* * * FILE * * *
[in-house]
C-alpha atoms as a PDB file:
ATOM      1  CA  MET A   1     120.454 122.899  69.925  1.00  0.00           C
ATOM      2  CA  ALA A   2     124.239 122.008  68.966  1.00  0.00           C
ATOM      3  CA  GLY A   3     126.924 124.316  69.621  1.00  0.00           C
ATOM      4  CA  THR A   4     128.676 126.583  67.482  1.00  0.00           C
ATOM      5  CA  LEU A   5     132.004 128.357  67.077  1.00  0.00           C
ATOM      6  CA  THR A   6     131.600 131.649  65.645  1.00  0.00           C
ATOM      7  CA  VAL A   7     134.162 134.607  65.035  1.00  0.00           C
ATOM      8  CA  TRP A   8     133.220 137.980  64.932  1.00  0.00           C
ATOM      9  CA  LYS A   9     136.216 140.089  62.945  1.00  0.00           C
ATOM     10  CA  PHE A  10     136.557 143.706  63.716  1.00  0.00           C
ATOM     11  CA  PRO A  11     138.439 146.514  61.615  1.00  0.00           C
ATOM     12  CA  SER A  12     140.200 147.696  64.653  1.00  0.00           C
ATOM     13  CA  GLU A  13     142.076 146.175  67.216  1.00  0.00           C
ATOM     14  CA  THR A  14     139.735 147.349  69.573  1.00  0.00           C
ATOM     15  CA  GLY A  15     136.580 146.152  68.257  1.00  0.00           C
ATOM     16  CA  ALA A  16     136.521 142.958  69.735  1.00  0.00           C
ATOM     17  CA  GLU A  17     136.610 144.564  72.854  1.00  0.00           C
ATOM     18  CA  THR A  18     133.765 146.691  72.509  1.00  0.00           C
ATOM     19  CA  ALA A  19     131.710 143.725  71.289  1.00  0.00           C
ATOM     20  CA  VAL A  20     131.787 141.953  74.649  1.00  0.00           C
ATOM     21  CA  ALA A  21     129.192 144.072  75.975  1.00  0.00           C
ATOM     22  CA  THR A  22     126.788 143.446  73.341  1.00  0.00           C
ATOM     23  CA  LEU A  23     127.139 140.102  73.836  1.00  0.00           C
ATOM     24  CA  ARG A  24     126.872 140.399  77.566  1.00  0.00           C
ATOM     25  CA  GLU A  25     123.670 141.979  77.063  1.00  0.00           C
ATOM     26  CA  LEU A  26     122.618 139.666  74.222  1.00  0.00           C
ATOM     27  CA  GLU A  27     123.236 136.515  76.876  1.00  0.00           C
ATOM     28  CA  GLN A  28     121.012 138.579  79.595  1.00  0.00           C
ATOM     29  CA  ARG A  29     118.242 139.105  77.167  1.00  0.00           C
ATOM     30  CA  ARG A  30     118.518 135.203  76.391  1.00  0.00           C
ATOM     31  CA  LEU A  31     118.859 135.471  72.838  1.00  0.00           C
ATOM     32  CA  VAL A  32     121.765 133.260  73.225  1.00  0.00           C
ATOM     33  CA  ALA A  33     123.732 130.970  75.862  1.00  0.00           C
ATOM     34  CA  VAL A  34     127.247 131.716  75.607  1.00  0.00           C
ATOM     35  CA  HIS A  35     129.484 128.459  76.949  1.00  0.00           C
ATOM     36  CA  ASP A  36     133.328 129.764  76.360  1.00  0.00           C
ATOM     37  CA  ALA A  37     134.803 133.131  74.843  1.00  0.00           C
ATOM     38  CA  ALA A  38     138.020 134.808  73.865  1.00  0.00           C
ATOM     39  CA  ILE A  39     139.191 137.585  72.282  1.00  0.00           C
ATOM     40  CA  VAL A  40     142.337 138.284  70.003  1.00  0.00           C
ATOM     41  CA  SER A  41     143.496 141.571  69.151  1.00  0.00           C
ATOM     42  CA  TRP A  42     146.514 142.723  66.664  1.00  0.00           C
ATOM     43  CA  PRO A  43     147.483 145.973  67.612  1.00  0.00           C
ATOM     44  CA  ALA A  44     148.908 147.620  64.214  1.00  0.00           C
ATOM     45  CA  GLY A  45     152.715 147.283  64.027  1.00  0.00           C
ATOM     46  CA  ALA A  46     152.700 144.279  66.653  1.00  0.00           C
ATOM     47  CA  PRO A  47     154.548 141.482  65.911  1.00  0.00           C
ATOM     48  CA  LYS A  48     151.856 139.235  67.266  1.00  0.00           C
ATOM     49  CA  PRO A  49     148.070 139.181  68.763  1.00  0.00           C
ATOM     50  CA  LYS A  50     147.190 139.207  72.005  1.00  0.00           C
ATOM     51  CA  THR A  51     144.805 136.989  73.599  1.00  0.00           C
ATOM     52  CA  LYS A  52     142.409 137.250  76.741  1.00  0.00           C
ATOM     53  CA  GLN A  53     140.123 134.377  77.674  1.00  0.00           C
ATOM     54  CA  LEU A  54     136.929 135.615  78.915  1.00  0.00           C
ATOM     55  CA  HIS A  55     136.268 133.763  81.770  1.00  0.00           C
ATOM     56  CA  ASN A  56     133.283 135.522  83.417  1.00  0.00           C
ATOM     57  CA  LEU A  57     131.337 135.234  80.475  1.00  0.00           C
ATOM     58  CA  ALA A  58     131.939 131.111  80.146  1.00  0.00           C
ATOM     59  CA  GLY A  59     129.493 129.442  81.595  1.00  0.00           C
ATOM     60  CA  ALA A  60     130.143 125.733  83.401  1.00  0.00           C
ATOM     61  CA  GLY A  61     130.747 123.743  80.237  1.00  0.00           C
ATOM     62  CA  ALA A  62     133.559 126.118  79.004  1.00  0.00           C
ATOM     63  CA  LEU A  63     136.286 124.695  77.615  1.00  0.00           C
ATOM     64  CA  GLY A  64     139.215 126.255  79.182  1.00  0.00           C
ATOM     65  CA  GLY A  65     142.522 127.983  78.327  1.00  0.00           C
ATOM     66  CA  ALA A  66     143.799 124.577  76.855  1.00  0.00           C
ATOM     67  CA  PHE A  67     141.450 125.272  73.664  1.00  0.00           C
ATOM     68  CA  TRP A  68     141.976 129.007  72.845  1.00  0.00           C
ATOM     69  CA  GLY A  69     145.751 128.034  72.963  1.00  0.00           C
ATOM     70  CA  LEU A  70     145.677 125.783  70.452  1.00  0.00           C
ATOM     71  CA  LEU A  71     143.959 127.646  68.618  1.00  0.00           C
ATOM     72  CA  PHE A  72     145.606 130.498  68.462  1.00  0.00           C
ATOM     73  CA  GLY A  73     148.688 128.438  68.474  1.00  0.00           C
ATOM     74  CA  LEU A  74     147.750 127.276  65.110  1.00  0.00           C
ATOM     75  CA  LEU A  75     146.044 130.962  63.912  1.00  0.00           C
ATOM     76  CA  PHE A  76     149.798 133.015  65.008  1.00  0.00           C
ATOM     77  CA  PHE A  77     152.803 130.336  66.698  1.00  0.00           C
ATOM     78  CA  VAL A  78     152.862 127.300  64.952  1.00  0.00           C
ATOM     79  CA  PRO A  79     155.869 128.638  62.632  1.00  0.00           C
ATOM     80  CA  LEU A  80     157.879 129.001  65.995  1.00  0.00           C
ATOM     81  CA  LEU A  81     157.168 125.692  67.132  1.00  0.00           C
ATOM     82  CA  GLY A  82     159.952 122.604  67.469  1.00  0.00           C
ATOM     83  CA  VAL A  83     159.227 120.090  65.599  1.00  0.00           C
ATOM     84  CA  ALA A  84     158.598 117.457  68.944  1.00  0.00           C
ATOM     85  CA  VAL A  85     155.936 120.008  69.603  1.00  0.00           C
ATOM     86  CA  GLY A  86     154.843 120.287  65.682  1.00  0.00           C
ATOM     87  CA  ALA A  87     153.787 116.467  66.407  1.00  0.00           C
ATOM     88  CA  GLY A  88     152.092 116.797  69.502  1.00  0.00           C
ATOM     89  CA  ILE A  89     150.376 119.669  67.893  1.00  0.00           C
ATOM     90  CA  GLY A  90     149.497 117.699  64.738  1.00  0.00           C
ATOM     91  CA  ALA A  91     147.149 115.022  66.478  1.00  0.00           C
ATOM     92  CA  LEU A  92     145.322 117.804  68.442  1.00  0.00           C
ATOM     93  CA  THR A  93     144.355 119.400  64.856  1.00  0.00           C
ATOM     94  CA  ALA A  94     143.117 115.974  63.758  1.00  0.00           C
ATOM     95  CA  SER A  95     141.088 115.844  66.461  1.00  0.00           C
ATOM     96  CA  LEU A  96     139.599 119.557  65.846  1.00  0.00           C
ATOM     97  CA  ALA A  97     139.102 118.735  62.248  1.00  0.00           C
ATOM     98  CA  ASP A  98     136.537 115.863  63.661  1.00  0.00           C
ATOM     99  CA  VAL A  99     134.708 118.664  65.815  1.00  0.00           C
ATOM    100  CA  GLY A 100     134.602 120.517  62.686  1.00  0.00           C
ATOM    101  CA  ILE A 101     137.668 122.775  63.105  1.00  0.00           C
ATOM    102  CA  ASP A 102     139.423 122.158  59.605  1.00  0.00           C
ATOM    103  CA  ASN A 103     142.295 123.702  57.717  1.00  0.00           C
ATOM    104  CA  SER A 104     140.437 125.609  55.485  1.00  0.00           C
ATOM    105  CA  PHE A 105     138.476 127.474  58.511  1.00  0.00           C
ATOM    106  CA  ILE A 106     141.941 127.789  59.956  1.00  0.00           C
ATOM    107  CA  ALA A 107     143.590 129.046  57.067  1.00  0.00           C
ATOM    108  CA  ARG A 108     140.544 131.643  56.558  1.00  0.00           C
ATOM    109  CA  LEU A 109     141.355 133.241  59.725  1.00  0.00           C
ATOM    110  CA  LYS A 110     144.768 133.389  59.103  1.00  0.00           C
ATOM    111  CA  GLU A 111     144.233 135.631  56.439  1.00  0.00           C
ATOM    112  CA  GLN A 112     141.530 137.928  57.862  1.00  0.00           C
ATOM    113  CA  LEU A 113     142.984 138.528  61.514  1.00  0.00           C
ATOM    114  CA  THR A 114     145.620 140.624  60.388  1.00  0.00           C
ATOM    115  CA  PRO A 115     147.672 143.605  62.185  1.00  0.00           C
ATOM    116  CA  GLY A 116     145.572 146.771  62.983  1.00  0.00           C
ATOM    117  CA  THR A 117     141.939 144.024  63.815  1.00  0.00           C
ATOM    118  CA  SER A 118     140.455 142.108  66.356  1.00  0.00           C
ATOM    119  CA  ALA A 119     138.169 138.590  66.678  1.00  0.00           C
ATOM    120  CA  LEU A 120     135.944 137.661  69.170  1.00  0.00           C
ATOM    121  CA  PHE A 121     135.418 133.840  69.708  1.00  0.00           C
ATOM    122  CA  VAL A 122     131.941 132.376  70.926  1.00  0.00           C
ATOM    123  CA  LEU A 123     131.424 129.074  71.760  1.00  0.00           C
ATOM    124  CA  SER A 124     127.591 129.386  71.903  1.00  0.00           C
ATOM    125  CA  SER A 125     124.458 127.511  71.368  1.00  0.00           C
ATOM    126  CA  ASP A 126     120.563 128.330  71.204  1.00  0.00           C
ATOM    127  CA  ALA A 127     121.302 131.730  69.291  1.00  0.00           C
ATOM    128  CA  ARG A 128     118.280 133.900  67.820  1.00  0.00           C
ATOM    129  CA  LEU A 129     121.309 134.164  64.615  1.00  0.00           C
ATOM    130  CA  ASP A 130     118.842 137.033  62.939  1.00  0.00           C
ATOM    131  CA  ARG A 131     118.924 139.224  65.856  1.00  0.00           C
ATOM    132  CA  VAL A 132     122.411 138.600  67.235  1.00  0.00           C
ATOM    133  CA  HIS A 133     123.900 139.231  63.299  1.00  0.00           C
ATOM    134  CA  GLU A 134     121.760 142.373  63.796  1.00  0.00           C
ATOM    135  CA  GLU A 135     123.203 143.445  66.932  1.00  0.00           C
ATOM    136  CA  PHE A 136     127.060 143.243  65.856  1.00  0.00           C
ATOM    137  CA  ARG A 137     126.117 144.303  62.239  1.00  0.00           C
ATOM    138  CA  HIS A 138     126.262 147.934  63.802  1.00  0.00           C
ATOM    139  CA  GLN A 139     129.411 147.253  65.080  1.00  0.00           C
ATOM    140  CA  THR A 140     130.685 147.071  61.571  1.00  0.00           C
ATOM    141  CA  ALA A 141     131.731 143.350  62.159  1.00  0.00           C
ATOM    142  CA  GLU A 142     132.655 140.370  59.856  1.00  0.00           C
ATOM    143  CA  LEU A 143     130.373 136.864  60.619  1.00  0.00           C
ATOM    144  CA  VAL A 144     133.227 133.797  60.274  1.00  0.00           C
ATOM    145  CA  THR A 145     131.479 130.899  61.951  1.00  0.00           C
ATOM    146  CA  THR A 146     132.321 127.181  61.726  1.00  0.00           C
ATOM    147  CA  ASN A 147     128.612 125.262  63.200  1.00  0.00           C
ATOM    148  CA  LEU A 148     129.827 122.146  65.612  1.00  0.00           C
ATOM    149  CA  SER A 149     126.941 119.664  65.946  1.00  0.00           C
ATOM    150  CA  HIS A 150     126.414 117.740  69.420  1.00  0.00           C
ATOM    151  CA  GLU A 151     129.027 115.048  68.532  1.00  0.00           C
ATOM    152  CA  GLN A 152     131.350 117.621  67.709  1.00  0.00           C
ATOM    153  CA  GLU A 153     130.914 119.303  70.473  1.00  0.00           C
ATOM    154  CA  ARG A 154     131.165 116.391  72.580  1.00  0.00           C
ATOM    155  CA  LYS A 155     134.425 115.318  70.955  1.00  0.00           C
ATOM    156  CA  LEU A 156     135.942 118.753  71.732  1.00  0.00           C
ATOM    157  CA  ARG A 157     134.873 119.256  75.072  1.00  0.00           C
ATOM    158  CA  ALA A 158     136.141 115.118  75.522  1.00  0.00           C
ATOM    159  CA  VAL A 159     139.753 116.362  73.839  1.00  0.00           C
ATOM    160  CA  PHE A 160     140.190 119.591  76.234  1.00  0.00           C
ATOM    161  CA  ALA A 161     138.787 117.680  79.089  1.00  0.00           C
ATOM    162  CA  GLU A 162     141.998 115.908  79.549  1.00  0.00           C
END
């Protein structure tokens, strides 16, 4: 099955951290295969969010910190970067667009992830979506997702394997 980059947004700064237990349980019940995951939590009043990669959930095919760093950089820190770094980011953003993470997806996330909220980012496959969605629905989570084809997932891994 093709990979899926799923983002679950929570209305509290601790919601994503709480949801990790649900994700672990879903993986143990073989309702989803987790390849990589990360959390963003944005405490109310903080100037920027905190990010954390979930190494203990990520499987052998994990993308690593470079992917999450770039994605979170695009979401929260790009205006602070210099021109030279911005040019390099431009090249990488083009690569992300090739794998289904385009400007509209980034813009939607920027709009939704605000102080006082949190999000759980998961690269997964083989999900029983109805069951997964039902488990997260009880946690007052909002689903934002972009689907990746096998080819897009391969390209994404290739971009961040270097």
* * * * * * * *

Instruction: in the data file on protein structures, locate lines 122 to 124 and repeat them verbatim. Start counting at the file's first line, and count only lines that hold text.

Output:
ATOM    120  CA  LEU A 120     135.944 137.661  69.170  1.00  0.00           C
ATOM    121  CA  PHE A 121     135.418 133.840  69.708  1.00  0.00           C
ATOM    122  CA  VAL A 122     131.941 132.376  70.926  1.00  0.00           C